PETER WICKHAM: Room for growth in Crop Over
THE PRODUCERS OF THE 2015 Crop Over Festival, the National Cultural Foundation (NCF), should be congratulated for another successful event which brought some changes this year.
In the context of a festival which is young and growing, changes will be necessary from time to time and it is good that the producers resisted the temptation to be conservative, since our festival needs to set itself apart from the others across the region.
This review that follows will naturally pay more attention to the bad than the good, but should not be interpreted to mean that the overall product was anything less than outstanding.
Last year the police were said to have expressed concern about the fact that Foreday Morning came right after the Pic-O-De Crop Finals and while the shifting of either of these events was avoided last year, it became a reality on this occasion. Those among us who were associated with Foreday bands that left late in the morning might not have noticed a difference; however, those who departed early for Spring Garden would have noticed significantly less traffic than that which is normally associated with the termination of the Finals.
This comparative tranquillity is never a good thing to those of us who appreciate the importance of atmosphere and excitement and it is especially bad for those who anticipated twice as much commercial activity on Friday night. The clash of these two events has traditionally created a “buzz” which combined the serious calypso aficionados who sought to review the night’s outcome with those who were interested in the merriment of Foreday Morning. These two groups clashed at the Kensington corner and were forced to mingle since they had little alternative, but the outcome was a bounty of festival ambiance which was both absent and missed this year by revellers, reviewers and stall owners.
On account of this shift, Saturday night, which is usually an outright party night, was “burdened” with the seriousness of Finals to the detriment of those artistes who were fortunate enough to be included in the finals.
Certainly, the patrons could easily attend the Finals and thereafter look for a party to attend, but any serious calypsonian who was in pursuit of the crown would have needed to focus all available energies on Saturday night.
As such most parties would not have benefited from the live performances which now form the basis of the calypsonians’ livelihood outside of the tents. This was not good for the calypsonians economically, or for the party scene which the purists argue needs to benefit from social commentary.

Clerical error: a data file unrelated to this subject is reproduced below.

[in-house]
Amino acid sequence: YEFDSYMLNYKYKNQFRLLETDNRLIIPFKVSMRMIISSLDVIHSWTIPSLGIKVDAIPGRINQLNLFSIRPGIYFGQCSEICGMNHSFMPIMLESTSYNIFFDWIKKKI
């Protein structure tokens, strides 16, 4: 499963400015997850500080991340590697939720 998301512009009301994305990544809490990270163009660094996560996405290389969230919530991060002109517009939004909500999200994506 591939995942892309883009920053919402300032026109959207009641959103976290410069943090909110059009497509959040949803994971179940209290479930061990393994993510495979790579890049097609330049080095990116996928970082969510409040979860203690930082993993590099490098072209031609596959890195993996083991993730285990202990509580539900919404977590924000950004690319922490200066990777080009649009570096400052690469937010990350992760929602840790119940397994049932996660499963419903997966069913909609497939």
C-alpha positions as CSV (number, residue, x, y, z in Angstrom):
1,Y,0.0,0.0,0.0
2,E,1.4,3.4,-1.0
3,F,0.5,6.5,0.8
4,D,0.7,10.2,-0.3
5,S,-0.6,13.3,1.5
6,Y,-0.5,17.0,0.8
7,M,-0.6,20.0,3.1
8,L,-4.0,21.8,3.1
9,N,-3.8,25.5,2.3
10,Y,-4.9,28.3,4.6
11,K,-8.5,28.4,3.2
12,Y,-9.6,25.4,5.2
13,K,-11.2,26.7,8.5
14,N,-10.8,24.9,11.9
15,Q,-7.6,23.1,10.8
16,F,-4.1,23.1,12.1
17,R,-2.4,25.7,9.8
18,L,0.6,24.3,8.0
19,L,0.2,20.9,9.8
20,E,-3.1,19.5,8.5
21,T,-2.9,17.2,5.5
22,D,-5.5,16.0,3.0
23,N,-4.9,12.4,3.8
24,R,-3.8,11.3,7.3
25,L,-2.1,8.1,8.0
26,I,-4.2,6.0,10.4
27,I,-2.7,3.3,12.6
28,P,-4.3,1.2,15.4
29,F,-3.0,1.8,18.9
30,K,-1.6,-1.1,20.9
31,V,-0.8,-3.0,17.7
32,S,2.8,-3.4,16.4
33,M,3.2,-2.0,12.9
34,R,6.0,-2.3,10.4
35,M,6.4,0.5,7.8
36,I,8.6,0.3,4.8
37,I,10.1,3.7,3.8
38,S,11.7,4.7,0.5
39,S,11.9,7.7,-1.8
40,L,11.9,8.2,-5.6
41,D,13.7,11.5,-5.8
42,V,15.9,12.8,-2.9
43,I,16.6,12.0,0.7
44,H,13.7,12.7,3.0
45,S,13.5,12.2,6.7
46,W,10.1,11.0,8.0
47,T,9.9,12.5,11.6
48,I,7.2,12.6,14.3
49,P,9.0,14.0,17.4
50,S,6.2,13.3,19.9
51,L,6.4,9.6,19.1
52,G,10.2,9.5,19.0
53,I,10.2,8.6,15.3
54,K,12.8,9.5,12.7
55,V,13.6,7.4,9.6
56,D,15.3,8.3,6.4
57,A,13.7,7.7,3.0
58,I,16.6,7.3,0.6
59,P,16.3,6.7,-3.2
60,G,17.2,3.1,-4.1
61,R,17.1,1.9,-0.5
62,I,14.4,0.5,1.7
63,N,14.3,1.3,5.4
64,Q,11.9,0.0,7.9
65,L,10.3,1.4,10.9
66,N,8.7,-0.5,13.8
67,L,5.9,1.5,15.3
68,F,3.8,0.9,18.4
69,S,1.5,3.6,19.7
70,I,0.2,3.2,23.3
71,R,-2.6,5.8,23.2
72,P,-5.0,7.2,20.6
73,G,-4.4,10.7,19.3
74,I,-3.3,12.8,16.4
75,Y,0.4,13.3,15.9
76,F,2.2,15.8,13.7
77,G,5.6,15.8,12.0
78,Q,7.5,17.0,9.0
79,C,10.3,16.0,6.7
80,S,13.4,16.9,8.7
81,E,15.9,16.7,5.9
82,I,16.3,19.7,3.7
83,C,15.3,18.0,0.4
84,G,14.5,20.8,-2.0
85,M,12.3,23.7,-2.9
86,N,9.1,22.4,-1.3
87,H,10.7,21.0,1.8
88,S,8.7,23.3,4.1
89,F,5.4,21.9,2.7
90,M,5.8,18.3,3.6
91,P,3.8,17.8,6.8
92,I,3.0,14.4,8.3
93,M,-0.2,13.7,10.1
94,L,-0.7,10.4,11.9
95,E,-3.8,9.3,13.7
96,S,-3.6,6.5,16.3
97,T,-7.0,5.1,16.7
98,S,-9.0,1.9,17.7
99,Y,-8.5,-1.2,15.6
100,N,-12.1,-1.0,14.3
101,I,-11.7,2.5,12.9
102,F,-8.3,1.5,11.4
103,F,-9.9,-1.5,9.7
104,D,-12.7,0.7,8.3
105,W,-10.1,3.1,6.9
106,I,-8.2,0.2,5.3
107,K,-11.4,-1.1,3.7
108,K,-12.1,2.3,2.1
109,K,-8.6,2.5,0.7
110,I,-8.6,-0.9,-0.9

One change which appears to have been embraced by most is the shift of the Soca Royale competition towards an entirely night-time event.
Previously there was a situation where some performers were presented in the day and others at night and this was an entirely uneven playing-field. The fact that all competitors were now performing in the night enhanced their offering and our entertainment package.
Having said this, however, a small point needs to be made that some performers used fireworks excessively in their performances, and this often became a distraction instead of an enhancement. Timing aside, the activity appears to have settled down nicely at the new Bushy Park venue, which is easily superior to the East Coast in terms of infrastructure to accommodate the value added facilities for patrons at different vantage points.
One issue that needs to be the subject of major national discussion is the future of both the Monday Kadooment parade and the Friday Foreday Morning jump. Both events are growing in cost annually, while the Foreday Morning jump is also growing in popularity which is in direct opposition to the Monday parade which appears to be attracting less interest.
Kadooment is more of a spectator event and is the culmination of the festival; hence it cannot be allowed to fail and needs urgent attention. The problems with Kadooment appear to be a combination of the environmental structure and cost.
There is little that can be done about the environmental structure, but quite a bit that can be done about the cost of it and this might require government to examine the extent to which it needs to rely on duties and taxes from the event. Perhaps if Kadooment were more easily affordable, then more of us would consider participating.
Peter W. Wickham is a political consultant and a director of Caribbean Development Research Services (CADRES). Email [email protected]